ZFIN ID: ZDB-PUB-060825-22
Evolutionary aspects of GnRHs, GnRH neuronal systems and GnRH receptors in teleost fish
Lethimonier, C., Madigou, T., Munoz-Cueto, J.A., Lareyre, J.J., and Kah, O.
Date: 2004
Source: General and comparative endocrinology   135(1): 1-16 (Review)
Registered Authors: Kah, Olivier
Keywords: GnRH, GnRH receptors, Genome analysis, Hypothalamus, Pituitary, Reproduction, Teleost
MeSH Terms:
  • Animals
  • Evolution, Molecular*
  • Fishes
  • Gonadotropin-Releasing Hormone/classification
  • Gonadotropin-Releasing Hormone/physiology*
  • Humans
  • Neurons/physiology*
  • Phylogeny
  • Receptors, LHRH/physiology*
PubMed: 14644639 Full text @ Gen. Comp. Endocrinol.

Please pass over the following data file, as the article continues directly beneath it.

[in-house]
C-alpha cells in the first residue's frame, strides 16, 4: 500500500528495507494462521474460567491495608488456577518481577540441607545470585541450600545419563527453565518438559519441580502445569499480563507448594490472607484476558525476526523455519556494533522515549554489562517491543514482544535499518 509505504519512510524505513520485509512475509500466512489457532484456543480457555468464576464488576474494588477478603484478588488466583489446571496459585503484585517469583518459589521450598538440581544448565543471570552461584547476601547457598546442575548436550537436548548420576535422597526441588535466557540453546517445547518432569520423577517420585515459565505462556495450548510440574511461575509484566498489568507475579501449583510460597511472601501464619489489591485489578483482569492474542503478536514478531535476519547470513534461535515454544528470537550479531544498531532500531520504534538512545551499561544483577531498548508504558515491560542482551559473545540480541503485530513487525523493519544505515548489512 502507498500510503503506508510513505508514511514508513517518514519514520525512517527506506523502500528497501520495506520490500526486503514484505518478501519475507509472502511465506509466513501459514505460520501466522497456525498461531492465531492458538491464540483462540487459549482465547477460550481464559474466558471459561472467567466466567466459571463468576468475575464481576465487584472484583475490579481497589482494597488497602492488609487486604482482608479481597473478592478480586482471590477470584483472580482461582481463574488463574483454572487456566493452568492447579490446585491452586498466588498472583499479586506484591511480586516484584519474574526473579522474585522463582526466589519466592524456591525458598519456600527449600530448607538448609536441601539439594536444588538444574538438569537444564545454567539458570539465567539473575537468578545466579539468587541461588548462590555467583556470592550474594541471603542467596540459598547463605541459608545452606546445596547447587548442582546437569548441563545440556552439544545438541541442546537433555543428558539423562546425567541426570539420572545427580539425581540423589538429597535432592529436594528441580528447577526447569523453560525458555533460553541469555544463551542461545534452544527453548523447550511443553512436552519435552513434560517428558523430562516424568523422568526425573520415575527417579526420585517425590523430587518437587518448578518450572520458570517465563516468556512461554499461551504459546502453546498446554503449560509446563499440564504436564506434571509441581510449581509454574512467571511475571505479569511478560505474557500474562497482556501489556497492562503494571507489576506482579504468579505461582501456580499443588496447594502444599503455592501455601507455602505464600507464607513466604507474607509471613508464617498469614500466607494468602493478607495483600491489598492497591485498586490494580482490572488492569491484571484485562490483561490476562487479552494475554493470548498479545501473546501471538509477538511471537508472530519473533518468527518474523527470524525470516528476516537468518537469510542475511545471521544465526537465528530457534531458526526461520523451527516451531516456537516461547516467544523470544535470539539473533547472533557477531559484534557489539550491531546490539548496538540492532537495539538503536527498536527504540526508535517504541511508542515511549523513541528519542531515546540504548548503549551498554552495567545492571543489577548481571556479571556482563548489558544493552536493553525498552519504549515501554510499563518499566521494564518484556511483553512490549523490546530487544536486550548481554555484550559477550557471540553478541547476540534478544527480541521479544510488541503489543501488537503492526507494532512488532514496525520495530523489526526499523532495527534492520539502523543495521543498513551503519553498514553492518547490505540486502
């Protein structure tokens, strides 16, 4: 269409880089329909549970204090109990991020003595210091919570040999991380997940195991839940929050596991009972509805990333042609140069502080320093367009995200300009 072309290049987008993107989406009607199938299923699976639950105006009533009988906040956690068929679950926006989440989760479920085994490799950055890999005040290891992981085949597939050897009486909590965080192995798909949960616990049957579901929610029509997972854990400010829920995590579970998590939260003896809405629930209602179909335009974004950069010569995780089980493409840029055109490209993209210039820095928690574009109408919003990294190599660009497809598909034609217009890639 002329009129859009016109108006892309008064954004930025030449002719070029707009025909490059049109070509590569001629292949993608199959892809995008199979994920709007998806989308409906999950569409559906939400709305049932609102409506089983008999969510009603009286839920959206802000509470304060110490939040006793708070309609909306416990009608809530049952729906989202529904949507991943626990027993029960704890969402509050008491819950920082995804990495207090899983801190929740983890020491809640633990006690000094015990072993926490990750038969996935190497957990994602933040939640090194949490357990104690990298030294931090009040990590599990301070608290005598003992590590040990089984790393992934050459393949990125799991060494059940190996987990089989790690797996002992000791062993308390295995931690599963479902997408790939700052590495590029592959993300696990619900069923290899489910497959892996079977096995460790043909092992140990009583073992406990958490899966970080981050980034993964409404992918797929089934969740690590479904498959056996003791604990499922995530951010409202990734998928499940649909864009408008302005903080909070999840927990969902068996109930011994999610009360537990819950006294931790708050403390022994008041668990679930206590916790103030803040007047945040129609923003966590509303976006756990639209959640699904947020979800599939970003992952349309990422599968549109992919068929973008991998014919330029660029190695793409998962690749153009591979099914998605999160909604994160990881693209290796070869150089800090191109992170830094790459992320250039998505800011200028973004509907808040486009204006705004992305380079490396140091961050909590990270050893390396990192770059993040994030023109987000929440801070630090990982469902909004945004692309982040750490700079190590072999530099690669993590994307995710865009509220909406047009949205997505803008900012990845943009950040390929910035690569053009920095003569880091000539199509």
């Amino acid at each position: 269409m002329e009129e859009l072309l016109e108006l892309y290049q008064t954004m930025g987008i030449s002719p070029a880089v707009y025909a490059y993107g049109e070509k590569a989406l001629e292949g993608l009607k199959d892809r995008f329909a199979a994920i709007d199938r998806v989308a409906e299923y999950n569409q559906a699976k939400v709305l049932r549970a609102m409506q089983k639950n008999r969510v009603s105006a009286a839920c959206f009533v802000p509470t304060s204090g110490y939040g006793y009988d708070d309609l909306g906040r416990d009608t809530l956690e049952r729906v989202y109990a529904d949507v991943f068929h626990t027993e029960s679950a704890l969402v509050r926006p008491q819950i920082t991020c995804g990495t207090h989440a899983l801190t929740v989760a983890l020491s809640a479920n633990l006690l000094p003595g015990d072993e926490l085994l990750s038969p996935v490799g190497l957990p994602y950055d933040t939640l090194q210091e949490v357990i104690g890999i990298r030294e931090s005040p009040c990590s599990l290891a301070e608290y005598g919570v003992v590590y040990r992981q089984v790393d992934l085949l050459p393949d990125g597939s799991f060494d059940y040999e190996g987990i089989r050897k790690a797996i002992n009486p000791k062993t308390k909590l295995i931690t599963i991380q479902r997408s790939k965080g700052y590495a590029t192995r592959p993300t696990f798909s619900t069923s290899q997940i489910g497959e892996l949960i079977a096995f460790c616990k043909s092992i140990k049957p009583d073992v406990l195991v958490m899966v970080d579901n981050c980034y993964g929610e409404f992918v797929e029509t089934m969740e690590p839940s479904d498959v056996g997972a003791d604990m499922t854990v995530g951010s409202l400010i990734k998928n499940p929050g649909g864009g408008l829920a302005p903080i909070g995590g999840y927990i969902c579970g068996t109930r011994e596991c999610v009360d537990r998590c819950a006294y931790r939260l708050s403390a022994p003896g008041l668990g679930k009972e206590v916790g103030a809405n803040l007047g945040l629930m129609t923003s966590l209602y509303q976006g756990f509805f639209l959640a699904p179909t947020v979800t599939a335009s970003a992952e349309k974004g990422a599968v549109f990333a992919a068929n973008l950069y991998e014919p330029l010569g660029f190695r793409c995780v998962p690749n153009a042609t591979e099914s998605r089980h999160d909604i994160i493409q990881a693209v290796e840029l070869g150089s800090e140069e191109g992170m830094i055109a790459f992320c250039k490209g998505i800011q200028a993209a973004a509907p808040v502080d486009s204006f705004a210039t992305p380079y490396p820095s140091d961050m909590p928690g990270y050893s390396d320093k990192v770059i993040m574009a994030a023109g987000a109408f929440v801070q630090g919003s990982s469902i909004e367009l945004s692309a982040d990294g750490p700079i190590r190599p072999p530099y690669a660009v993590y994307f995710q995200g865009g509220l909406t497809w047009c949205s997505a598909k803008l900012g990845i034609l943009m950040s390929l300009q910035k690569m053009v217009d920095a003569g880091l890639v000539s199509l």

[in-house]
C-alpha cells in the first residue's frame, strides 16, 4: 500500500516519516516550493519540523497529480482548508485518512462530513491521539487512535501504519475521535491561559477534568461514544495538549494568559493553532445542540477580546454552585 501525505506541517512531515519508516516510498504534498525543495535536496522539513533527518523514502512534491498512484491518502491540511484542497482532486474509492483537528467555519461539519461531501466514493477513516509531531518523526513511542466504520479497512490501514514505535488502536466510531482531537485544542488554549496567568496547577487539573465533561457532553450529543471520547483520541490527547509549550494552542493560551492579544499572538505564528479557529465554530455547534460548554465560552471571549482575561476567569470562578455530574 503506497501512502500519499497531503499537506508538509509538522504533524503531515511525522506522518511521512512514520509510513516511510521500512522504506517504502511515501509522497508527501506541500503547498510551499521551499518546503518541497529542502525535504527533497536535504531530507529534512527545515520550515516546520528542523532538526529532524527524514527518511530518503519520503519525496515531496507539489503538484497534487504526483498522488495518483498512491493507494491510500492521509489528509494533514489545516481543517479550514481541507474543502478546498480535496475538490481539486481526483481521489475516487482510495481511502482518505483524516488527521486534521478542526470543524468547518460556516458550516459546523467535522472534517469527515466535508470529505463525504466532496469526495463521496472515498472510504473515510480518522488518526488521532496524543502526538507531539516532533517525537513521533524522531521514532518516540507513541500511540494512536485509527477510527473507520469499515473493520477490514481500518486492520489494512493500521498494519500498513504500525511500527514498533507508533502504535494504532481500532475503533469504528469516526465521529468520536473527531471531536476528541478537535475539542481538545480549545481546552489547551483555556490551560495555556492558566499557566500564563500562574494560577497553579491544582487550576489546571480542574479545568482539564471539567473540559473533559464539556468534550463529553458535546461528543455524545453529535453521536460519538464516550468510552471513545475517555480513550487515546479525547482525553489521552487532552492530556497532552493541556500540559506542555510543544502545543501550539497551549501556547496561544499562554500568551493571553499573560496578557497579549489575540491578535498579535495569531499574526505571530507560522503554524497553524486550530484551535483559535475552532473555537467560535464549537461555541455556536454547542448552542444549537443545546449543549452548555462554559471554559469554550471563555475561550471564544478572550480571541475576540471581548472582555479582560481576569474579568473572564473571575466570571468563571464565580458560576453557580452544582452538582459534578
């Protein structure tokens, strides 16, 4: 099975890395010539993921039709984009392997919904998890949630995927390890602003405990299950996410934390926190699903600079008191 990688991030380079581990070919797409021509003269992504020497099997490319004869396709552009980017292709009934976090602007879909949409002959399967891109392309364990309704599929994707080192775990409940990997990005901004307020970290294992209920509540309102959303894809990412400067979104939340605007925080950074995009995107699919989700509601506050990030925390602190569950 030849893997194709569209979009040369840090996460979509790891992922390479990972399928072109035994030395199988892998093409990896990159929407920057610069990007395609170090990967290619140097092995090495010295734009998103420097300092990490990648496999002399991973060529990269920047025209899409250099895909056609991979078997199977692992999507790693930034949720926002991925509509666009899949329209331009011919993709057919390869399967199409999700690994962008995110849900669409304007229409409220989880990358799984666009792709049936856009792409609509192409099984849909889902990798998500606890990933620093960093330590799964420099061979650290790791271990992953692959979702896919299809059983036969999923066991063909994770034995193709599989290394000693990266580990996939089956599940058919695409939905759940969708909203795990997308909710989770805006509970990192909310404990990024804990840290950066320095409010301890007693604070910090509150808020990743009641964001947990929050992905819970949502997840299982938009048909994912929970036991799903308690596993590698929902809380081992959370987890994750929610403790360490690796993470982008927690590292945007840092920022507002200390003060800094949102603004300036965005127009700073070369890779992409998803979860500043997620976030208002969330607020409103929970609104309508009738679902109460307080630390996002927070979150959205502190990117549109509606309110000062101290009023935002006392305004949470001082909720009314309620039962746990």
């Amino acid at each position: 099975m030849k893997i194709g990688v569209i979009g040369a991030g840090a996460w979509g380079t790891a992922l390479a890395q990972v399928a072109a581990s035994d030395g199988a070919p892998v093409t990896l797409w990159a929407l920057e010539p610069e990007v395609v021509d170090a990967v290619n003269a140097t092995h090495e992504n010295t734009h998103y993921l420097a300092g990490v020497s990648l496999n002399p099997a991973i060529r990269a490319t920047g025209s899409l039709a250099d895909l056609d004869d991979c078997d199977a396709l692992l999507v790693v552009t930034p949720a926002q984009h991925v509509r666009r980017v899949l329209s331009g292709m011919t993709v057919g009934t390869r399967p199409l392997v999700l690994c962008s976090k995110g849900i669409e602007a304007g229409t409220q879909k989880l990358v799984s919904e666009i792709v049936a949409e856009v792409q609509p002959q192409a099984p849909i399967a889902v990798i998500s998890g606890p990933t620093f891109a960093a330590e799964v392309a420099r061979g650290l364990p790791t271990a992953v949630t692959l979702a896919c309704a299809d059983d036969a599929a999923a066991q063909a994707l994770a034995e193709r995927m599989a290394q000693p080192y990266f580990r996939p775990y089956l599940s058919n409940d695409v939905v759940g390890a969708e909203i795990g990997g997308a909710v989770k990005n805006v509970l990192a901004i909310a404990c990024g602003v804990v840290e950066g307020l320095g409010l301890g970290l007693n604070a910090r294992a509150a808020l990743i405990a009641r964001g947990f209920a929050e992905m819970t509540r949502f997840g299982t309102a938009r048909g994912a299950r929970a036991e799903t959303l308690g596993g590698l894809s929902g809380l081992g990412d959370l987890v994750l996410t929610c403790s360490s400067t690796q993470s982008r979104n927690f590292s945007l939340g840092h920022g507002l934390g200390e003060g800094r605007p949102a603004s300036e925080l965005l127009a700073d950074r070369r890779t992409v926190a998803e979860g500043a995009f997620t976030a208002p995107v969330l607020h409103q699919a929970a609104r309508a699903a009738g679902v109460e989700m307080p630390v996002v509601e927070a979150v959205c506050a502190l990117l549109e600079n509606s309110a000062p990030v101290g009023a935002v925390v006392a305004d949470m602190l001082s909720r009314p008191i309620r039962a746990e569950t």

Gonadotrophin-releasing hormone (GnRH) was originally believed to be released by a unique set of hypophysiotrophic neurons to stimulate the release of gonadotrophins from the pituitary, therefore acting as a major initiator of the hormonal cascade controlling the reproductive axis. However, it now appears that each vertebrate species expresses two or three GnRH forms in multiple tissues and that GnRHs exert pleiotropic actions via several classes of receptors. This new vision of the GnRH systems arose progressively from numerous comparative studies in all vertebrate classes, but fish in general, and teleosts in particular, have often plaid a leading part in changing established concepts. To date fish still appear as attractive models to decipher the evolutionary mechanisms that led to the diversification of GnRH functions. Not only do teleosts exhibit the highest variety of GnRH variants, but recent data and whole genome analyses indicate that they may also possess multiple GnRH receptors. This paper intends to summarize the current situation with special emphasis on interspecies comparisons which provide insights into the possible evolutionary mechanisms leading to the diversification of GnRH functions.